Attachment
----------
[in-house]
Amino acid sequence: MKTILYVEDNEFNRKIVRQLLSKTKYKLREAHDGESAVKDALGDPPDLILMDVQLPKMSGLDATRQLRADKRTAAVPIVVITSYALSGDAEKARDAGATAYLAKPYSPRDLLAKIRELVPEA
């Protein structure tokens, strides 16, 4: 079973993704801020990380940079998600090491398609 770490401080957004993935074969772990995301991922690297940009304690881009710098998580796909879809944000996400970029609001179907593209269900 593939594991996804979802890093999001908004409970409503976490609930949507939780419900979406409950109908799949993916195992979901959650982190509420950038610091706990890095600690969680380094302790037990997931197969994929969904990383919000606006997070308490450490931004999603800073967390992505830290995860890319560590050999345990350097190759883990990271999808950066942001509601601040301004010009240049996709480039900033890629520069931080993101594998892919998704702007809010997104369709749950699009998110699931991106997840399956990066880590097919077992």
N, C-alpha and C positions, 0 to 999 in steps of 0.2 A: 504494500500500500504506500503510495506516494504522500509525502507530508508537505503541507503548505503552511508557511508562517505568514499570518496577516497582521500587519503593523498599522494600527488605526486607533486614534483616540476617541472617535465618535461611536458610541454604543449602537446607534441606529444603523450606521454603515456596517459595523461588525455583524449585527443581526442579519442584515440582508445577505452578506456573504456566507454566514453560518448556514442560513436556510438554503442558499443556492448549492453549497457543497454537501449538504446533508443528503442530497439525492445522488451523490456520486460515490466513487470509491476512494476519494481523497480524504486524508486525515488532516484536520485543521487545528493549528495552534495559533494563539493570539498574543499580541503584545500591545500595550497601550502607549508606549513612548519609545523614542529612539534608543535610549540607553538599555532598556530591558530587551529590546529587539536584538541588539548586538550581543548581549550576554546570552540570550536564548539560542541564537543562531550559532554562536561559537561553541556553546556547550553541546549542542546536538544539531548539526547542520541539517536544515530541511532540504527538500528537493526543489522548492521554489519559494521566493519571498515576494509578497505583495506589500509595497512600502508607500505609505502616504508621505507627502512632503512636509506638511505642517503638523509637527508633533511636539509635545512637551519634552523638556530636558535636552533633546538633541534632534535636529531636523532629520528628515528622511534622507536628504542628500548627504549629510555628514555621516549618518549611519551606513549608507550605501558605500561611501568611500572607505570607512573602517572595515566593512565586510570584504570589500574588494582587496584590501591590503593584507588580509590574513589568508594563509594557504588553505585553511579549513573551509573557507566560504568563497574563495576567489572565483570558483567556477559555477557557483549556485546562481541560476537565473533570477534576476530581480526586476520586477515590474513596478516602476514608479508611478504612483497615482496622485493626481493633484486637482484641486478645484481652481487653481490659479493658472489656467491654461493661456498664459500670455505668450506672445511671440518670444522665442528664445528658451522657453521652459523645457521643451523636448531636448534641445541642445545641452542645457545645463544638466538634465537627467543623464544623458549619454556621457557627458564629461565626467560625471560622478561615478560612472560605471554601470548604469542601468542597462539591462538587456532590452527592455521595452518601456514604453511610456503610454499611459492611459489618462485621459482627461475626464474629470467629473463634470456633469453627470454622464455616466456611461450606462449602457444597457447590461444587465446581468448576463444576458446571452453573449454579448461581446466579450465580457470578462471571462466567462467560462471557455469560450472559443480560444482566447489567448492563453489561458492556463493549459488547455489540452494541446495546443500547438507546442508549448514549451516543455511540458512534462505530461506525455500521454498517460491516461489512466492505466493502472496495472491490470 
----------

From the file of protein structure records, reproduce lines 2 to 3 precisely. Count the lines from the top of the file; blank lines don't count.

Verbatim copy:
Amino acid sequence: MKTILYVEDNEFNRKIVRQLLSKTKYKLREAHDGESAVKDALGDPPDLILMDVQLPKMSGLDATRQLRADKRTAAVPIVVITSYALSGDAEKARDAGATAYLAKPYSPRDLLAKIRELVPEA
């Protein structure tokens, strides 16, 4: 079973993704801020990380940079998600090491398609 770490401080957004993935074969772990995301991922690297940009304690881009710098998580796909879809944000996400970029609001179907593209269900 593939594991996804979802890093999001908004409970409503976490609930949507939780419900979406409950109908799949993916195992979901959650982190509420950038610091706990890095600690969680380094302790037990997931197969994929969904990383919000606006997070308490450490931004999603800073967390992505830290995860890319560590050999345990350097190759883990990271999808950066942001509601601040301004010009240049996709480039900033890629520069931080993101594998892919998704702007809010997104369709749950699009998110699931991106997840399956990066880590097919077992």